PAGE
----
For parents’ guide, click here.

What are the different types of higher education (HE) courses?

There are “undergraduate” degrees, foundation degrees, HNC (Higher National Certificate) and HND (Higher National Diploma).  These courses equate to academic levels 4, 5 and 6. Beyond undergraduate degrees there are postgraduate study programmes including postgraduate certificate, diploma, and masters degrees. You can even progress onto a Ph.D (Philosophy Doctorate).

These can be studied at University, colleges, other HE establishments and sometimes by distance-learning/online.

Here are some links with more information:

Overall explanation of courses

UCAS: What are foundation degrees?

What Uni: What is an HNC and HND?

What are sponsored degrees?

What is a sandwich degree? (Work Placements)

What is a combined (or joint-honours) degree?

How do I get to study at HE level?

Depending on the HE course you choose to do, where it is and at what level      (foundation degree, HNC, HND or full degree, as explained above), establishments will ask for various entry requirements. These are usually calculated in points called UCAS points (see below). The standard requirement for a full degree course is usually a minimum of two or three A-levels or equivalent level 3 courses. Some will ask for specific grades in specific subjects, so you will need to check the entry requirements before applying. (Foundation degrees are slightly different – they typically ask for fewer qualifications). For most UK courses, you need to apply through UCAS. Your academy can help you with this process.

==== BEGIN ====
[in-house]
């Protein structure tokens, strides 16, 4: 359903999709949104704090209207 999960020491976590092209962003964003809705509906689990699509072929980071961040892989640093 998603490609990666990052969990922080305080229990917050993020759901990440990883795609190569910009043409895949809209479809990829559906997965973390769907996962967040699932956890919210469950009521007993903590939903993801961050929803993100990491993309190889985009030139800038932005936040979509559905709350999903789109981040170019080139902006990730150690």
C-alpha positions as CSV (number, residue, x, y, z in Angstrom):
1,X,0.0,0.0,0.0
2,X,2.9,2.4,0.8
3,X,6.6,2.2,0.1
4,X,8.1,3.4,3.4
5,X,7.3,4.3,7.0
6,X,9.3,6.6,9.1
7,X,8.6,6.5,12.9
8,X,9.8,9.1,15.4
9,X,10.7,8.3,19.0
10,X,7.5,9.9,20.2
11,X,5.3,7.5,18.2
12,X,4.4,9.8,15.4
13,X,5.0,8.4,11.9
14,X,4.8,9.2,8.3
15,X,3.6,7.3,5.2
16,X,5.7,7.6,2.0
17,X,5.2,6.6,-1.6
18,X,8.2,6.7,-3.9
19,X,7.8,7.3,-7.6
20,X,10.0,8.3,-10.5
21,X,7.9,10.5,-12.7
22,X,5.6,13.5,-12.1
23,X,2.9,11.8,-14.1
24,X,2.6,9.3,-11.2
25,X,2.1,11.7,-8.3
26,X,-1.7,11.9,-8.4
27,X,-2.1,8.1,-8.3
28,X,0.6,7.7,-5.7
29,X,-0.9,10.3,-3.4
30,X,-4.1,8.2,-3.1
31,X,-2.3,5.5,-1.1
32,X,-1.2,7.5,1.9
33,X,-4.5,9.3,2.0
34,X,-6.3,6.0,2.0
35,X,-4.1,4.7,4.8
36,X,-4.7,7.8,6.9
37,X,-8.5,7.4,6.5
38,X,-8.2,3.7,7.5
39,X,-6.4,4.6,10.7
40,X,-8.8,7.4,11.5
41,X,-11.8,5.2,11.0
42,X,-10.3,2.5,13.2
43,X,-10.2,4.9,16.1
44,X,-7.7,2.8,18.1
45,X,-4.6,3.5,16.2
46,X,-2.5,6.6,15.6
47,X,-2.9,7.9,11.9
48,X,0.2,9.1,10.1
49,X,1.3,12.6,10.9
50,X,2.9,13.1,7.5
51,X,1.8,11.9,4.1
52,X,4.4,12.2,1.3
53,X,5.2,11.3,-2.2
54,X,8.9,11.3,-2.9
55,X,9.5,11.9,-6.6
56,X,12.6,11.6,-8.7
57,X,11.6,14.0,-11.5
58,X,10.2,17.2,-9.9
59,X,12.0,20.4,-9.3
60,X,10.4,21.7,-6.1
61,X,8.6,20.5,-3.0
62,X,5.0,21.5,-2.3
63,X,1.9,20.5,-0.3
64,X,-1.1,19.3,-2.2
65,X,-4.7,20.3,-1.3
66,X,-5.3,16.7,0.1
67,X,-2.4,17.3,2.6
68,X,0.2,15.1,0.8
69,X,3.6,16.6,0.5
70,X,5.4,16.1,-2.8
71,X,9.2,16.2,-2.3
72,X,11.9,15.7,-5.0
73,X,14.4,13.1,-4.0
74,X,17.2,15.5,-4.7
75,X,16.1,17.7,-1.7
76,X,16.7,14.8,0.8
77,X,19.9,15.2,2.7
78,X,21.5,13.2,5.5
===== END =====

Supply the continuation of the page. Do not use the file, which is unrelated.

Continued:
These websites will help you to see what courses are available: 

UCAS – search for degrees

The Uni Guide – degree search

What are UCAS points?

While studying a level 3 programme (such as A-Levels or a BTEC National Diploma) you may hear about UCAS points required to access university degrees and other HE programmes. UCAS points are calculated from the grades you obtain when you complete your course of study at level 3 (A-levels, IB Diplomas, BTEC courses etc.)

In addition to UCAS points, students applying for medical and dental degrees are usually required to undergo a separate admissions test; The University Clinical Aptitude Test (UCAT). Please click here for more information. 

How are UCAS points worked out?

The higher the grade you achieve, the more points you will get for that subject. For example, a grade A* at A-level is worth 56 points, a distinction* on a single level 3 BTEC is also equivalent to 56 points and so is a H7 grade at higher level IB. 168 points requires 3 A* grades at A-Level, 3 distinction* on an National Extended BTEC Diploma or 3 Higher Level IB subjects with H7 grades. If you are doing a mixed programme of study, the points will be combined to provide a total number. 

To calculate your points, please go to this website here. More about UCAS points can be found here

How do I know where to study?

It is important to consider what course you want to study and what options you have in your chosen subject. It is also worth thinking about how far away from home you want to be: some people want to live at home and study at a local university or college, while others may prefer the independence of living further away with other students.